Last week I attended a fascinating seminar for adult children of aging parents given by my colleague Carlos Arcos, Esq., an elder care planning attorney. The need for this kind of advance planning became powerfully obvious in light of the countless legal issues, public benefits issues, insurance issues, real estate questions, and financial risks associated with natural decline and death in today’s world. Planning for your own care or care for a family member or friend when your health declines or you become physically or mentally incompetent to care for yourself can make the difference between preserving assets and losing everything.
Families are not always harmonious. This is one area in which the grass always seems greener in someone else’s family. Most families have some degree of discord, and money often brings out the worst in people. Family members often harbor lifetimes of resentment that tends to surface when aging parents need expensive or time-consuming care, when they may disagree about their competence, or when they die and leave assets in proportions their heirs consider to be unfair.
Fights over legal rights are expensive. I’m pretty sure nobody on a deathbed ever said, “I really wish I’d sued my daughter.” But we all know that there are many at the end who say, “I really wish my child was here with me. I regret losing that relationship.”
Delicate or even non-existent family relationships are predictably strained as loved ones age and issues of care and succession arise. Perfectly reasonable people with good relationships have different opinions and ideas about how to care for aging family members, about family relationships, and about “entitlement.”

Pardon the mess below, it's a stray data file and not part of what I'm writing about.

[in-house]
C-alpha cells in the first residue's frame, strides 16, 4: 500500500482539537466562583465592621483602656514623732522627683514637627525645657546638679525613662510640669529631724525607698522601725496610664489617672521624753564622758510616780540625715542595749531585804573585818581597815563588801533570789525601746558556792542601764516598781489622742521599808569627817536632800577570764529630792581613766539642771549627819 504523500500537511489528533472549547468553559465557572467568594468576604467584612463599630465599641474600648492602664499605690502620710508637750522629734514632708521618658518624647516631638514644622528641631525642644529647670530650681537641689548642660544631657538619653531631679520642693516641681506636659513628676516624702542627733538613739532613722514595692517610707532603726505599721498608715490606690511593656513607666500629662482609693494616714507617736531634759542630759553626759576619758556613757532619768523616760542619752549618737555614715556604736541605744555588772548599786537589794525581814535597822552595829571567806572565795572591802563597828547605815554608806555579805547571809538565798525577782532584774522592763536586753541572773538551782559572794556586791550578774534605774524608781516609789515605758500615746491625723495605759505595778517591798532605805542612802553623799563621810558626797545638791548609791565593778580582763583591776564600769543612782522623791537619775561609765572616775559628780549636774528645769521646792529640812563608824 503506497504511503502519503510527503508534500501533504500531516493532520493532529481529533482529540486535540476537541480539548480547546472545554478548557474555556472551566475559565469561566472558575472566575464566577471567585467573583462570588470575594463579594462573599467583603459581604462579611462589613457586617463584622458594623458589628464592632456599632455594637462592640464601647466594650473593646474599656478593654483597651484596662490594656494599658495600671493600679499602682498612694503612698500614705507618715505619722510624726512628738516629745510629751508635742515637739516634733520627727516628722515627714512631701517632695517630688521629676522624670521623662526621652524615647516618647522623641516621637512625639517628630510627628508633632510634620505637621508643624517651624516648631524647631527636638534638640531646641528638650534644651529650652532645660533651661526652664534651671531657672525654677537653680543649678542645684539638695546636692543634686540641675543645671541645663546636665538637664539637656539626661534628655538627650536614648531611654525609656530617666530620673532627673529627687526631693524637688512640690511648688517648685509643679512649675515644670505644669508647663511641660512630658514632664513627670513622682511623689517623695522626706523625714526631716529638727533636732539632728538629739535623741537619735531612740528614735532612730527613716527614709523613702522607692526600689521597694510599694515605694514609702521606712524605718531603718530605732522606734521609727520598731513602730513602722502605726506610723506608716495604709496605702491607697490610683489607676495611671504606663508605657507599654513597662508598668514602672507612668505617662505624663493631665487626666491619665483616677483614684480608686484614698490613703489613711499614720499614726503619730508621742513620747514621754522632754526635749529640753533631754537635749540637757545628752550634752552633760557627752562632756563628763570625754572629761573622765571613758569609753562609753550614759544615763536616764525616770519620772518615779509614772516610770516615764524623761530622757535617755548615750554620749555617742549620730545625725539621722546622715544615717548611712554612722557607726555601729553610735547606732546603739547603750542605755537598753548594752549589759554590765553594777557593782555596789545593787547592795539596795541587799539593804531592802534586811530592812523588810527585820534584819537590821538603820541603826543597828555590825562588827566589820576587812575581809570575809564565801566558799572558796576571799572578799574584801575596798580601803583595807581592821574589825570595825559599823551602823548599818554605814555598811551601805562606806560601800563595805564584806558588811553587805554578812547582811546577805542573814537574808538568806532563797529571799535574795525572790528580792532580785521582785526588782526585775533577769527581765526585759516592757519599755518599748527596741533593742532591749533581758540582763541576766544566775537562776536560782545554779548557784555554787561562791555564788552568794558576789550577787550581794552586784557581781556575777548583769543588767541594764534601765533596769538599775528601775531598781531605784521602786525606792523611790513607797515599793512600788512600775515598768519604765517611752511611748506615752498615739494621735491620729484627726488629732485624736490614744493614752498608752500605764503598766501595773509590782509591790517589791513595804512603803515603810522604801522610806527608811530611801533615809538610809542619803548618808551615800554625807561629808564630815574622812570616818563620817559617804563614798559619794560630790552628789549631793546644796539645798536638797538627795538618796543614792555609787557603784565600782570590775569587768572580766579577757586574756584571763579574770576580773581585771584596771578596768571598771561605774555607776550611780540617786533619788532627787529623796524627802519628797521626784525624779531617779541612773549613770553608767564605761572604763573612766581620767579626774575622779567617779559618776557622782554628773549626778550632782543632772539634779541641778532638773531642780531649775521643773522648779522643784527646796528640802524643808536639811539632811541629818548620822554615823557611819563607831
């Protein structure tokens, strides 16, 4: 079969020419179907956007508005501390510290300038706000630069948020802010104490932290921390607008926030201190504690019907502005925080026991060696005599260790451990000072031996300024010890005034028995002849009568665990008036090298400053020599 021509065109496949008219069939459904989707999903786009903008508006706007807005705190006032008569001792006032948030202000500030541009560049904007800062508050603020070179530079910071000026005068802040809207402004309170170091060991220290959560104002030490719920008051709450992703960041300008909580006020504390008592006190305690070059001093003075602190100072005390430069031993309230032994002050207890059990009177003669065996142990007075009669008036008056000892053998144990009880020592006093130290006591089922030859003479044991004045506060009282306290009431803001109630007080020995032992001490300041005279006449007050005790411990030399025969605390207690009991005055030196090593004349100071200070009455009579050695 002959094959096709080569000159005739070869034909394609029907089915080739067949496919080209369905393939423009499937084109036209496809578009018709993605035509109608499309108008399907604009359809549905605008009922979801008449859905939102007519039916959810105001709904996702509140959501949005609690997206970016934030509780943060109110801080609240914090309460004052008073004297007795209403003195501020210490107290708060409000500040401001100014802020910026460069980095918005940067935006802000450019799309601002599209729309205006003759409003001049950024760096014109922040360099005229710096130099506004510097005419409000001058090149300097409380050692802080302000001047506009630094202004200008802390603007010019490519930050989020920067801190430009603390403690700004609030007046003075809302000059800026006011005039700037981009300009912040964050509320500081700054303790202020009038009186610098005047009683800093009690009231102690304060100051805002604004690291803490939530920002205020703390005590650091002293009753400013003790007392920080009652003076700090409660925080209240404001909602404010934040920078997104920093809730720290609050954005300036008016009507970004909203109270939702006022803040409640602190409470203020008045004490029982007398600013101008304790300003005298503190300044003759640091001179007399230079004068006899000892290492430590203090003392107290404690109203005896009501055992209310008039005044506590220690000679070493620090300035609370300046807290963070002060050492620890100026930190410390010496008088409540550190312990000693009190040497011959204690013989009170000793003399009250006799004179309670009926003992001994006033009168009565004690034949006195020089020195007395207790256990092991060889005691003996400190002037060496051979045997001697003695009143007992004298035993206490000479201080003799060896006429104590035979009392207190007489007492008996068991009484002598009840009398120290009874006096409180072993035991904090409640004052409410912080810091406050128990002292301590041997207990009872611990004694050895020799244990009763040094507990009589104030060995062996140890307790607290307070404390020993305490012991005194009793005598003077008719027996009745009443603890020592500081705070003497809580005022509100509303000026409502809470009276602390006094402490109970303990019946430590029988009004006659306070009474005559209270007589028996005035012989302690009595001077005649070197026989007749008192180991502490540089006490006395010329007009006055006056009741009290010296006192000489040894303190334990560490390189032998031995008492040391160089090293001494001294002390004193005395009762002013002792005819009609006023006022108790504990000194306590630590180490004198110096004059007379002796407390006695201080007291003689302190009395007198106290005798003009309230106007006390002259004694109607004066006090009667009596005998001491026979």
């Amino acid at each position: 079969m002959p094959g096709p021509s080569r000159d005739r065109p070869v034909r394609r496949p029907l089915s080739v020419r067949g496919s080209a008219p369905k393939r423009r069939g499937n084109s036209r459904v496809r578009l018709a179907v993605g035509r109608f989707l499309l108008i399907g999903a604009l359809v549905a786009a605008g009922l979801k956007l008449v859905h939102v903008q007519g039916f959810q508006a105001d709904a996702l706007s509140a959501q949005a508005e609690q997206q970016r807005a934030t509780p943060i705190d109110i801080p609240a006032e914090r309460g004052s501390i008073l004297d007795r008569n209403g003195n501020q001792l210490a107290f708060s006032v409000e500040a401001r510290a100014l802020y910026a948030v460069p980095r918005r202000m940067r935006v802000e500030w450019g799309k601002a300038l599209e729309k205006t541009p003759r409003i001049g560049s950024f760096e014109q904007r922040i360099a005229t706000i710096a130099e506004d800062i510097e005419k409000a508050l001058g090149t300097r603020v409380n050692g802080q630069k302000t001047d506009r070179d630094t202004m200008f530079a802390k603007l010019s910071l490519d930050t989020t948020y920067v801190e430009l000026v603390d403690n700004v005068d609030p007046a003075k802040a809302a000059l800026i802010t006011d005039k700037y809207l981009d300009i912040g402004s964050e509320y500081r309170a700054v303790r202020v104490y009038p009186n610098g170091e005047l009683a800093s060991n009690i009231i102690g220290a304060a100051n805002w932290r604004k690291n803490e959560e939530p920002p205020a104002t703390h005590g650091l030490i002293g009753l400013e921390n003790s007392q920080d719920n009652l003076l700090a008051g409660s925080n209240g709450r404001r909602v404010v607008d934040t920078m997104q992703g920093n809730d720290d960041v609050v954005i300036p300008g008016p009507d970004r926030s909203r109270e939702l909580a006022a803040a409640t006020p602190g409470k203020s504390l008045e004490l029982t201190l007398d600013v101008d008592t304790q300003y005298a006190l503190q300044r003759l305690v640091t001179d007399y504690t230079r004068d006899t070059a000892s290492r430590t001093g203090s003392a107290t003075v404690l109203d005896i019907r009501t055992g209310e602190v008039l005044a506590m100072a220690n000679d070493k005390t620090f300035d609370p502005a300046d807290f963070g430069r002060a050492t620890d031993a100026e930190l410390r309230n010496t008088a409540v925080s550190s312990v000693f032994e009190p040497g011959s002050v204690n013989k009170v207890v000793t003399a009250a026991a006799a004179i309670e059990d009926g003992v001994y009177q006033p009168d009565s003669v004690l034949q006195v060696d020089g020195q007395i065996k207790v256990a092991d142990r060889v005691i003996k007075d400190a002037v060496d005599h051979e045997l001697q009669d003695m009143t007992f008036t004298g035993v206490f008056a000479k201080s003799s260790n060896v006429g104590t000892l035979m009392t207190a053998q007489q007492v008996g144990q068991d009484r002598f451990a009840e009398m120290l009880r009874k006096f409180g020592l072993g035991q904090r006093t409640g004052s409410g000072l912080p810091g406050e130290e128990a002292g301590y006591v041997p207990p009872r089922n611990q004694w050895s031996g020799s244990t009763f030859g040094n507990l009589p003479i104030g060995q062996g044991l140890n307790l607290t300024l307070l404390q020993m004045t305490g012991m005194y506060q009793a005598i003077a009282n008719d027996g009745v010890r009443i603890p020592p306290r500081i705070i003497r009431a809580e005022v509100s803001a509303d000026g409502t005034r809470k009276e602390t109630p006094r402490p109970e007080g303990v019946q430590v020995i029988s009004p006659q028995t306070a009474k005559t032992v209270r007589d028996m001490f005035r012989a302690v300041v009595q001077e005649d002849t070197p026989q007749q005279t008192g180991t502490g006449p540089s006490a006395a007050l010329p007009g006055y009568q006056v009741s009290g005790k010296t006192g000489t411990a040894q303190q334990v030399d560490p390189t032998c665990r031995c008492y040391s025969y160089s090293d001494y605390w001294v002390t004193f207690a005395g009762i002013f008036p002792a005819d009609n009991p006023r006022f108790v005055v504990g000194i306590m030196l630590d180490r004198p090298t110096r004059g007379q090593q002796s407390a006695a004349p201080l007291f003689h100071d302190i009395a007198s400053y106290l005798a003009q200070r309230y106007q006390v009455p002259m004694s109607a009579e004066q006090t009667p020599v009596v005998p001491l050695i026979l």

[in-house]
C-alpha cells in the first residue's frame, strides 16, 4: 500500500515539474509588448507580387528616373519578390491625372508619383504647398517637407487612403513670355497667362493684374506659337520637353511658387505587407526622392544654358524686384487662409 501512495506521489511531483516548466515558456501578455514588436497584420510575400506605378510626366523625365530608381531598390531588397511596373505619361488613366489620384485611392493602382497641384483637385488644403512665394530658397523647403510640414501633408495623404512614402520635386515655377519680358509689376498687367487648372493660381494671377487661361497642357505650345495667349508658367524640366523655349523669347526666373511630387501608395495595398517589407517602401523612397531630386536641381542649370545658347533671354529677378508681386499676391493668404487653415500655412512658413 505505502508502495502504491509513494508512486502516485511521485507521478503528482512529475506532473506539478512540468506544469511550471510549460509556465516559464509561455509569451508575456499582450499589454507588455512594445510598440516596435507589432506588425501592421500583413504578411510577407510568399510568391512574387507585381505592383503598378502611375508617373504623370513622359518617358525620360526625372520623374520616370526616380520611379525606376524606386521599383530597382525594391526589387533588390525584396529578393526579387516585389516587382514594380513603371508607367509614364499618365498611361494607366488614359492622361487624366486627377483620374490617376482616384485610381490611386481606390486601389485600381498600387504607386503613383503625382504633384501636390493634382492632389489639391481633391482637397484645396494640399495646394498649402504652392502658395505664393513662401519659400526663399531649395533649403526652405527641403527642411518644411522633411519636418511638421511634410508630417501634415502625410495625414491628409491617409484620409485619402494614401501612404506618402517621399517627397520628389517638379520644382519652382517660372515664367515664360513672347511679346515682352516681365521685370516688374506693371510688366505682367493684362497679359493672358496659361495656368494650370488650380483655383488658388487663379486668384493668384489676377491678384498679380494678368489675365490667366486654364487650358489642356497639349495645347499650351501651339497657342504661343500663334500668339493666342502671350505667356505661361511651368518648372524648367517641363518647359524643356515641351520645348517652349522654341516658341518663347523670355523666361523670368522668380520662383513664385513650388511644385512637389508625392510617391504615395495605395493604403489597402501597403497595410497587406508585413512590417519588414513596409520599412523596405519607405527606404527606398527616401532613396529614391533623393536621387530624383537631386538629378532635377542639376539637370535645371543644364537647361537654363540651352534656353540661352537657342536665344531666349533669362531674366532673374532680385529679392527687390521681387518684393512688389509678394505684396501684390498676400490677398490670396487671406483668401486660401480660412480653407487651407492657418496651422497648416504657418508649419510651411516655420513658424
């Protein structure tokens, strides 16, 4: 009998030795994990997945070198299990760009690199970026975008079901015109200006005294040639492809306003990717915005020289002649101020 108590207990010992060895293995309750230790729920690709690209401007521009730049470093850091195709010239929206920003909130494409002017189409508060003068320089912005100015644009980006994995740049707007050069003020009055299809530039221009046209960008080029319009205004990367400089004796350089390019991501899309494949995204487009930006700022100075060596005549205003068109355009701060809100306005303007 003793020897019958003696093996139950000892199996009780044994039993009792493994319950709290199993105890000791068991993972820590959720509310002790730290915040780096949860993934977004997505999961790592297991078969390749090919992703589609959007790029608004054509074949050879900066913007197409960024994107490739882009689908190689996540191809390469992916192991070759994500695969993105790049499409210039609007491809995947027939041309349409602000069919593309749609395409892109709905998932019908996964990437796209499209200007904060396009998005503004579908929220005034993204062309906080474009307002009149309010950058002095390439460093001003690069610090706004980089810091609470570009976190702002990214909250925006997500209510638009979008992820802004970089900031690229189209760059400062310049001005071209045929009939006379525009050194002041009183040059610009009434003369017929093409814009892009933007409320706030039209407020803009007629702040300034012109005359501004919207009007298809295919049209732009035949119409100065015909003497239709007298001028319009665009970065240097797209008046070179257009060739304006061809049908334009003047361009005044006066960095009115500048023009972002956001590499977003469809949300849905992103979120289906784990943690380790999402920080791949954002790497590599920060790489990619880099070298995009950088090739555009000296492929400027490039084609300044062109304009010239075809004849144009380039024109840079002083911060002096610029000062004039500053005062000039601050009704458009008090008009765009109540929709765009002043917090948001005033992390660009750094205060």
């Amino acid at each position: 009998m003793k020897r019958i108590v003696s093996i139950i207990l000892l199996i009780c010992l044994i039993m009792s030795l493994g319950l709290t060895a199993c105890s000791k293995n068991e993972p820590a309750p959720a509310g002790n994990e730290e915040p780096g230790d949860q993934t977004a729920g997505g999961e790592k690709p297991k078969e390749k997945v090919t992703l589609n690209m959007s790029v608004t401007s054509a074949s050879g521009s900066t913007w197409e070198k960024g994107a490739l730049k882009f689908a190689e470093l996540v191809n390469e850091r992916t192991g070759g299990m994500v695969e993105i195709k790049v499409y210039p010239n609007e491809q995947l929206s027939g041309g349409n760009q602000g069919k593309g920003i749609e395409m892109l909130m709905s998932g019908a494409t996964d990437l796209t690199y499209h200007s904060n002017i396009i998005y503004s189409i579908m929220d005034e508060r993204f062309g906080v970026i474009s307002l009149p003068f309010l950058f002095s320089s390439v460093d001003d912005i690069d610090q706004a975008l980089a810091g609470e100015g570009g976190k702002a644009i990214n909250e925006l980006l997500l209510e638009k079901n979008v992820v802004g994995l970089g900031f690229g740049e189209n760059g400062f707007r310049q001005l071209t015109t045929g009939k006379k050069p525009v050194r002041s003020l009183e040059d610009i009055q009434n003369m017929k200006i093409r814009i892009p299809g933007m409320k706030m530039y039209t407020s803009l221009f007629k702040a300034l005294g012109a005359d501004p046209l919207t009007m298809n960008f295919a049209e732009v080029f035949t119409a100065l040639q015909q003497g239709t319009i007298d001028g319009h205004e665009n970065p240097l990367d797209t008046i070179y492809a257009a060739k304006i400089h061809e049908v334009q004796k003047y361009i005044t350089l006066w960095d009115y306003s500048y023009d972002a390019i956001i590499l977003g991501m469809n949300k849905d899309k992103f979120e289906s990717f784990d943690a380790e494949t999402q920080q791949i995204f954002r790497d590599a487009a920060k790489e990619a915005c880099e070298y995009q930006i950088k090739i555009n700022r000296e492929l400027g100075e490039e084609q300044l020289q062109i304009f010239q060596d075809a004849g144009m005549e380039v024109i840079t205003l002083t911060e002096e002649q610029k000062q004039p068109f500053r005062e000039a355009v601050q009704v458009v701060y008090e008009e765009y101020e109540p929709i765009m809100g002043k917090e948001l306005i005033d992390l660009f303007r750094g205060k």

If Mom or Dad have not planned and communicated their wishes – in writing – then these differences can escalate into costly battles. And this can happen during times of great emotional upheaval, when family members go through the inevitable life changes of mental and physical decline, and then death.
The costs of conflict far exceed monetary costs. The emotional costs, the lost productivity, lost time at work on top of lost time due to family care, the distraction, and the sense of earth-shattering personal destruction are enormous. (I’ll save the costs of eventual litigation for another time.)
Consider bringing in a trusted neutral third party to mediate when conflicts arise over care for aging family members. Here are some of the ways a mediator can help with the family dynamics:
- Effect communication;
- Identify and articulate family members’ needs and limitations;
- Help family members decide on responsibilities;
- Develop priorities and plans;
- Confront and resolve longstanding family conflict; and
- Preserve assets.
The costs of mediation are insignificant compared to the savings in reducing family strife, or at least managing it, especially during the time when aging loved ones seek peace and resolution above all.